When it comes to contextualizing the gospel, perhaps we need to consider rethinking how we present the great parables of the New Testament. Many churches are still using the same language and the same metaphors that made sense in the first century, but do not connect with people like Joshua. When was the last time someone gave you a talent (Matthew 25), or lost a sheep (Luke 15), or met someone at a well (John 4)? This may at first seem heretical, but perhaps we have mistakenly canonized the analogies rather than the wisdom of Jesus? Dare we create new analogies that connect with culture? This strategy is no doubt risky, and would push the envelope in many traditions, but whoever came up with the idea that following Christ was safe?

An Apologetic of Incarnational Love

The greatest apologetic the church has for reaching the post-Christendom world is love. To unleash incarnational love, the church “will need to adopt a different approach to ministry — from attraction to incarnational presence in the community … churches will have to reestablish both their credibility, in order to demonstrate the radical nature of the gospel, and their transforming impact on society.”9 Both credibility and transformational impact take place as the world witnesses how the church is the church. Actions speak louder than words. The saying, often credited to St. Francis of Assisi, “Preach the gospel. Use words if necessary,” is not a rationalization for not engaging the world in verbal proclamation, but rather it points to the importance of lifestyle evangelism. The world is watching; how will we be known?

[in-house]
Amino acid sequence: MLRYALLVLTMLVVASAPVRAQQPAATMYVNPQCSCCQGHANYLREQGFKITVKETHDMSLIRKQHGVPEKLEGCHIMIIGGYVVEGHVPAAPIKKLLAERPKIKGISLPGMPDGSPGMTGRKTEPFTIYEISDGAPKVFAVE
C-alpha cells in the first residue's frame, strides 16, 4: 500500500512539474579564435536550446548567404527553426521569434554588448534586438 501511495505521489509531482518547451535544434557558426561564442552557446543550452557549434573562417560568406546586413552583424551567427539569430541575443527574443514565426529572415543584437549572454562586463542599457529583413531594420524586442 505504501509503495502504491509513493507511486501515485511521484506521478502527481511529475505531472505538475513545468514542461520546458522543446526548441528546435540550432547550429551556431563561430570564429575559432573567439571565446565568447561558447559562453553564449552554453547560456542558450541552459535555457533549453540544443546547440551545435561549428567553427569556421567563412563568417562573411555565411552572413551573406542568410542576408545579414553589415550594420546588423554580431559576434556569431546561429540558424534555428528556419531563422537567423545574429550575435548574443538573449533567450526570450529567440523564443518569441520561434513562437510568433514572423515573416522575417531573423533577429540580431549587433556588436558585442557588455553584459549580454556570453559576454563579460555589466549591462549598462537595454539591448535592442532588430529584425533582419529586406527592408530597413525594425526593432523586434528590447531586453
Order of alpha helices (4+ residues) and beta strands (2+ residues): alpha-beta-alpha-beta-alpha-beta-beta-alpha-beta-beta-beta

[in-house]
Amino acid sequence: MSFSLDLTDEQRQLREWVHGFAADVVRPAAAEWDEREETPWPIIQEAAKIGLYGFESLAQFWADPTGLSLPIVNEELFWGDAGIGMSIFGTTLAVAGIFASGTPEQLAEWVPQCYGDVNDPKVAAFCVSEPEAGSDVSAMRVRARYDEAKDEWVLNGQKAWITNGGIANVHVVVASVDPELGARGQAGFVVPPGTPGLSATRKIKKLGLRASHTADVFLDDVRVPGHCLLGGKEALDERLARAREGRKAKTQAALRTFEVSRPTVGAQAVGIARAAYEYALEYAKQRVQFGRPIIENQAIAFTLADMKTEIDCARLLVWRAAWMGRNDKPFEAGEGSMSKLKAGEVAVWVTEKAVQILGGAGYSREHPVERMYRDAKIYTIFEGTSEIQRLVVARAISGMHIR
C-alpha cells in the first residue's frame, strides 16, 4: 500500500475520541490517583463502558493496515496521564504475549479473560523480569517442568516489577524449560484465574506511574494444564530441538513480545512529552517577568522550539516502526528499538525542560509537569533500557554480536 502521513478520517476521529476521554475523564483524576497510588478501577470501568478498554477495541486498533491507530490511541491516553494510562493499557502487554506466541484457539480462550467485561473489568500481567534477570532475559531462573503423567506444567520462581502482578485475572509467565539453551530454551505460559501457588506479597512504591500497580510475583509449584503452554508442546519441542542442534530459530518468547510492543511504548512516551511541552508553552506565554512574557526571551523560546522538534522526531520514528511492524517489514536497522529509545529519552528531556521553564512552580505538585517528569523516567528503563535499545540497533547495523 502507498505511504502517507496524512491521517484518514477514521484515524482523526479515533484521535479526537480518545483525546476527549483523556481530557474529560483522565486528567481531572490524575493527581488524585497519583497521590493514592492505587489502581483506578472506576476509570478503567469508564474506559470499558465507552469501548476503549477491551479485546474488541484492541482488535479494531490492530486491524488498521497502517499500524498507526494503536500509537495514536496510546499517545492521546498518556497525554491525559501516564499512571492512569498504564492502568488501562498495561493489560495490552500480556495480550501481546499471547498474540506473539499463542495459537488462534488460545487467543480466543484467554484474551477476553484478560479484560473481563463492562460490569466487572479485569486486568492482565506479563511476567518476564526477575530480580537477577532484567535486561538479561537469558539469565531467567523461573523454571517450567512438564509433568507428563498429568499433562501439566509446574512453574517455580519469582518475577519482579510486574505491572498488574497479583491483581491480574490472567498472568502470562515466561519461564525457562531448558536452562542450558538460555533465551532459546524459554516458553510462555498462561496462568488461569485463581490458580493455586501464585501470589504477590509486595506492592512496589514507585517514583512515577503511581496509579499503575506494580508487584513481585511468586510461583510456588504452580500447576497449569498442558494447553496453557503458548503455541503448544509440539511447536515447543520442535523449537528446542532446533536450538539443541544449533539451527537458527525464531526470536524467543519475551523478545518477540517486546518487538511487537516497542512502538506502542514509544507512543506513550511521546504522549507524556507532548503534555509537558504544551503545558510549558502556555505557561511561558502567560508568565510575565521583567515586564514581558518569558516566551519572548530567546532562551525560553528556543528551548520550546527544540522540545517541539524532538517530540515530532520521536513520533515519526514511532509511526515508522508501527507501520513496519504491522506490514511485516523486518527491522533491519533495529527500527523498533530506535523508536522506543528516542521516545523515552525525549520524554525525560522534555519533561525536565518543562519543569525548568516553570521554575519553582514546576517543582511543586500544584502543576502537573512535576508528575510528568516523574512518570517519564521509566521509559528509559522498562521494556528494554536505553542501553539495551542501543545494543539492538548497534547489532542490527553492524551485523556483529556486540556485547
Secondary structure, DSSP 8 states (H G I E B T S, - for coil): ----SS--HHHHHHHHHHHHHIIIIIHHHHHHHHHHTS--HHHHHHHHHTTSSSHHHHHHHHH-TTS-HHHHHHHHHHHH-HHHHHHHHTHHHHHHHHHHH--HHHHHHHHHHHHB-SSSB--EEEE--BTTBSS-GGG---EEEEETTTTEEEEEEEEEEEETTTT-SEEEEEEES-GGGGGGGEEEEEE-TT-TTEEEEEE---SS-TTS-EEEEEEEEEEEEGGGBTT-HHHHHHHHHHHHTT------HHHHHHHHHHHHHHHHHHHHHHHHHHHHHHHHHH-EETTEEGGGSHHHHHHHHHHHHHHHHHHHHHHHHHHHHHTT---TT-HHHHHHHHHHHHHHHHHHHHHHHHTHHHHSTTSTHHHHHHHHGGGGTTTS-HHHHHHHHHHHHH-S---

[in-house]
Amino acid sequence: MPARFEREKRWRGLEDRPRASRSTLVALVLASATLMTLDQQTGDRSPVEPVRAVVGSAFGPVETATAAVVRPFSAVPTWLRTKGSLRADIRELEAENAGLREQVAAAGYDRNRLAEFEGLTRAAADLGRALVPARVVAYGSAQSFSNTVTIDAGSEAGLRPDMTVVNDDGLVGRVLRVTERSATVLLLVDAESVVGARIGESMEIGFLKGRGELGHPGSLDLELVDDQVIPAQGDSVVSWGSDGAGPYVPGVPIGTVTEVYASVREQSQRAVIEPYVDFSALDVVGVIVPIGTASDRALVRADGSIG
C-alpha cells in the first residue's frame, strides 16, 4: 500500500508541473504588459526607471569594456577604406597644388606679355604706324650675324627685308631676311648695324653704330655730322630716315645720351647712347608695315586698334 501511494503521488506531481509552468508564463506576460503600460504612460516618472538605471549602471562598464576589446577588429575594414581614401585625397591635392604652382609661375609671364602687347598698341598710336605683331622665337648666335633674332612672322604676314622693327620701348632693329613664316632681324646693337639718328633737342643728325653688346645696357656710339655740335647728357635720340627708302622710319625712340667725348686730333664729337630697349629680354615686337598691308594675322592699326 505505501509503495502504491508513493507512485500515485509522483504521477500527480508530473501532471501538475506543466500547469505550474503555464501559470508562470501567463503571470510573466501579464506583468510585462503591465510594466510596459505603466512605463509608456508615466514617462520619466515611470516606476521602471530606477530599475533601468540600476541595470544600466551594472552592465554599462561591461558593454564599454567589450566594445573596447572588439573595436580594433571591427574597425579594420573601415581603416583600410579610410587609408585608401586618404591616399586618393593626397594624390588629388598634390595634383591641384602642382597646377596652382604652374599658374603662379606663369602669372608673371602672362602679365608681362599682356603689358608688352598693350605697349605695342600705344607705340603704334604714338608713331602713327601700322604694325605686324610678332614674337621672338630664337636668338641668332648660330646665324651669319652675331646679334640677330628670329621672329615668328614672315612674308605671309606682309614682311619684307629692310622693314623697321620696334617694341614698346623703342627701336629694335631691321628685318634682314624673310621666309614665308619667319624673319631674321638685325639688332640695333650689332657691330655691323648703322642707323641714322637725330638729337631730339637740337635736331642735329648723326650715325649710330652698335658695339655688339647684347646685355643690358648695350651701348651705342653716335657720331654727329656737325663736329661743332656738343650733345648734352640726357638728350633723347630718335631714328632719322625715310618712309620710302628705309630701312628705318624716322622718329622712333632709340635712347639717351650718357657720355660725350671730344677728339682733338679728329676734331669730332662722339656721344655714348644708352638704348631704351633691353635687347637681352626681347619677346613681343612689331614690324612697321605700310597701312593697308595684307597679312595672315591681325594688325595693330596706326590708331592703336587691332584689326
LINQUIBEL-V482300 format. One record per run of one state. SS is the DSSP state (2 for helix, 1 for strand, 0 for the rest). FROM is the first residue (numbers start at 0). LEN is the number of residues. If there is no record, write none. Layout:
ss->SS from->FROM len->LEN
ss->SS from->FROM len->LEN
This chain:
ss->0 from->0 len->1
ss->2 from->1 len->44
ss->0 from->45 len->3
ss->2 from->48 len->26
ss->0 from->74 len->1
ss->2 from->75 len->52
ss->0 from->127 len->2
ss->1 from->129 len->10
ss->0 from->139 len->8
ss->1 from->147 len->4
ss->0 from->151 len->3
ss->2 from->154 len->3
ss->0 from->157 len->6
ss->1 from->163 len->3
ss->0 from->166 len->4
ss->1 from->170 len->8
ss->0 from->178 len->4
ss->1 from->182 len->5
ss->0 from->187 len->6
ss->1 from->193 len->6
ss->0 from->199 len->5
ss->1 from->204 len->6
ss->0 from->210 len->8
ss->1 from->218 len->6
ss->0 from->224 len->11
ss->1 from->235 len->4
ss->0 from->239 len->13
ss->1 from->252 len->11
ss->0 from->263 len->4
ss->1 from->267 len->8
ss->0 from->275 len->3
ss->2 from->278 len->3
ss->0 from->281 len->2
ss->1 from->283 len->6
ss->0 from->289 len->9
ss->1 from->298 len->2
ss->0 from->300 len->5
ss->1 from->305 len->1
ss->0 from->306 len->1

The opportunity that lies before us is to incarnate the genuine mark of a disciple: “By this will all men know that you are my disciples, if you love one another” (John 13:35). Sadly, more often than not people outside the church are more familiar with what the church is against than what we are for. Everyone knows the church condemns abortion and homosexuality, but what if the church became known for the radical way in which it loves people?

The practice of incarnation begins with an attitude of humility and moves with intentionality to make room for the stranger and the outsider. One of the greatest tributes ever paid to Jesus was when His contemporaries referred to Him as a friend of tax collectors and sinners (Matthew 11:19; Mark 2:16). Not only was Jesus a radical lover of people, His focus was to make friends with the nobodies of society. Sherwood G. Lingenfelter explains the essence of the incarnational approach: “As we engage in incarnational ministry, taking on the identities and values of others, we have the opportunity to point others to freedom in Christ.”10 Christ’s association with the outsiders was an essential part of His ministry; we need to follow His example.